In Anita Hill&rsquos case, there was no physical grabbing. Thomas&rsquos alleged obscene and pornographic words described himself and a set of movies, not any attributes of Hill herself or sexual acts to be performed by her. Hill&rsquos supporters noted that she was at the young and still-vulnerable age of twenty-five when the alleged offenses took place but in the types of jobs held by many of the women who told their stories to the magazines, a twenty-five-year-old was nobody&rsquos baby. Such women were often extremely vulnerable to their supervisors&rsquo personal judgments, while Anita Hill had considerable employment protection. These women had limited job choices, while Anita Hill had a Yale law degree. To women like these, retaliation meant dismissal, or demotion, or bad reports, while when Anita Hill told the Senate about the retaliation she feared, she said she was afraid of not getting good enough assignments, being denied a letter of recommendation after she had left the EEOC and was already working in another job, or being cut off from a cordial, professional relationship.
Federal law on sexual harassment says that such harassment can exist without any physical assault or explicit threat. It can occur when a supervisor or co-worker creates a &ldquohostile environment&rdquo for the victim by actions &ldquosufficiently severe and pervasive&rdquo to &ldquoalter the conditions of employment and create an abusive working environment.&rdquo When it comes to judging whether or not the environment is hostile, the courts have even ruled that the matter should be viewed from the point of view of the &ldquoreasonable victim.&rdquo If the victim is a woman, that means judging the case from the perspective of a &ldquoreasonable woman.&rdquo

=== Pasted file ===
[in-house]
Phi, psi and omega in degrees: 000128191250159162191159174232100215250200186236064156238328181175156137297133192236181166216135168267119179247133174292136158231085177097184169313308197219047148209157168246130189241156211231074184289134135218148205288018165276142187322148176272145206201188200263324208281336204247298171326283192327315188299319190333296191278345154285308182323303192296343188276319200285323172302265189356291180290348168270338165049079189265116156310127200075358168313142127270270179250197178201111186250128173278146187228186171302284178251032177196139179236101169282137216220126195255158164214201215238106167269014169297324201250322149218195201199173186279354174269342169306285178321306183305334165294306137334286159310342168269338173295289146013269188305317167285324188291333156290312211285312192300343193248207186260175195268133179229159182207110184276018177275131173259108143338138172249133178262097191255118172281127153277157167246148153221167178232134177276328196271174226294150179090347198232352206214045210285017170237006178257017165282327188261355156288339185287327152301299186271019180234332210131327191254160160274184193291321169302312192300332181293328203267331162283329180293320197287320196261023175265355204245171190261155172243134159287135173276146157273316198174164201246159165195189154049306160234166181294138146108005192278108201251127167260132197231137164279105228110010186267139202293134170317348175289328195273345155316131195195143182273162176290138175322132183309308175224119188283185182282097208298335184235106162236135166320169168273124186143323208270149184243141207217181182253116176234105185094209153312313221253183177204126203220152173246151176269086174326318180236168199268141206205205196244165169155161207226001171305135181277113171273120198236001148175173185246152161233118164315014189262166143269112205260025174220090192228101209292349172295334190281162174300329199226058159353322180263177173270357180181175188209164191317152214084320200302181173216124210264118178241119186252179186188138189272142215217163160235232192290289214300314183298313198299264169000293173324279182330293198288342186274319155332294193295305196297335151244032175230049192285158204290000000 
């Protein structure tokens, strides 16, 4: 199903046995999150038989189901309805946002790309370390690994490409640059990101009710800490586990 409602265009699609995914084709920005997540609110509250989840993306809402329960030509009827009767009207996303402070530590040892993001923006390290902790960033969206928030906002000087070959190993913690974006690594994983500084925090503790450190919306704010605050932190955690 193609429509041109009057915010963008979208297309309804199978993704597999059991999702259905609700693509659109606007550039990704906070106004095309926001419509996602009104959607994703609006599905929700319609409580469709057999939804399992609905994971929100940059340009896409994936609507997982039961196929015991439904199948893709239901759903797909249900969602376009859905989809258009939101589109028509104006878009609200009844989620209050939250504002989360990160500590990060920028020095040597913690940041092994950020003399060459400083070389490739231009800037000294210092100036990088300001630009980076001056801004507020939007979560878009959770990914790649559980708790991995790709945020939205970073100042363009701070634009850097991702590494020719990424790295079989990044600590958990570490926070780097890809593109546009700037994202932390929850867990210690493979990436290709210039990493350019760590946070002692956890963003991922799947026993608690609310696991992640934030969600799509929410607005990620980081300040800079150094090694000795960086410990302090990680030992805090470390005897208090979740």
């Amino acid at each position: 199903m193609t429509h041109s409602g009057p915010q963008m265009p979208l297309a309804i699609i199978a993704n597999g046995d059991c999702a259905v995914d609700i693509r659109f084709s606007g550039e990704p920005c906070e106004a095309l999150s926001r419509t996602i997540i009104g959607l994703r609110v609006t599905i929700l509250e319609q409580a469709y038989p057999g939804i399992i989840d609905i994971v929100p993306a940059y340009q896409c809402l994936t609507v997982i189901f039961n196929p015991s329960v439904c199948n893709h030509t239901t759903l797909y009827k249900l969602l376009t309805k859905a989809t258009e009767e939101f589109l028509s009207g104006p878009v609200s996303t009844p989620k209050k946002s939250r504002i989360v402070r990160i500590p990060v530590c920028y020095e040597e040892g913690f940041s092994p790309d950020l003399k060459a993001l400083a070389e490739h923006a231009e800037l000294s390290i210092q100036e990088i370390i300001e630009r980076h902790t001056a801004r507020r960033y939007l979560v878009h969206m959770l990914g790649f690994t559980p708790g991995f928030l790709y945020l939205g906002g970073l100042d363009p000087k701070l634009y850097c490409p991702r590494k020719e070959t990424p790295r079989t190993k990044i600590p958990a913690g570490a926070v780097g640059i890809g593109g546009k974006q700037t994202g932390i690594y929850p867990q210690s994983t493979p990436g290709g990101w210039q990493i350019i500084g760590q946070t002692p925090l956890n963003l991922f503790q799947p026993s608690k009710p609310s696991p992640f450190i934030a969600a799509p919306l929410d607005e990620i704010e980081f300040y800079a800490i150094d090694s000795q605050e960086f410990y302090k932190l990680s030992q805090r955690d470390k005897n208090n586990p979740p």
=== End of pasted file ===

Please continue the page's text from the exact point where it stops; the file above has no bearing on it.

The ideas of a &ldquohostile environment&rdquo and the &ldquoreasonable woman&rdquo have caused controversy: they seem to suggest that any woman will be able to collect damages from any man who speaks words that she finds offensive, even though he may not think them offensive at all. Certainly in the Thomas case some of Hill&rsquos supporters assumed that if Thomas spoke the words Hill said he did, he had clearly harassed Hill, humiliated her, and damaged her.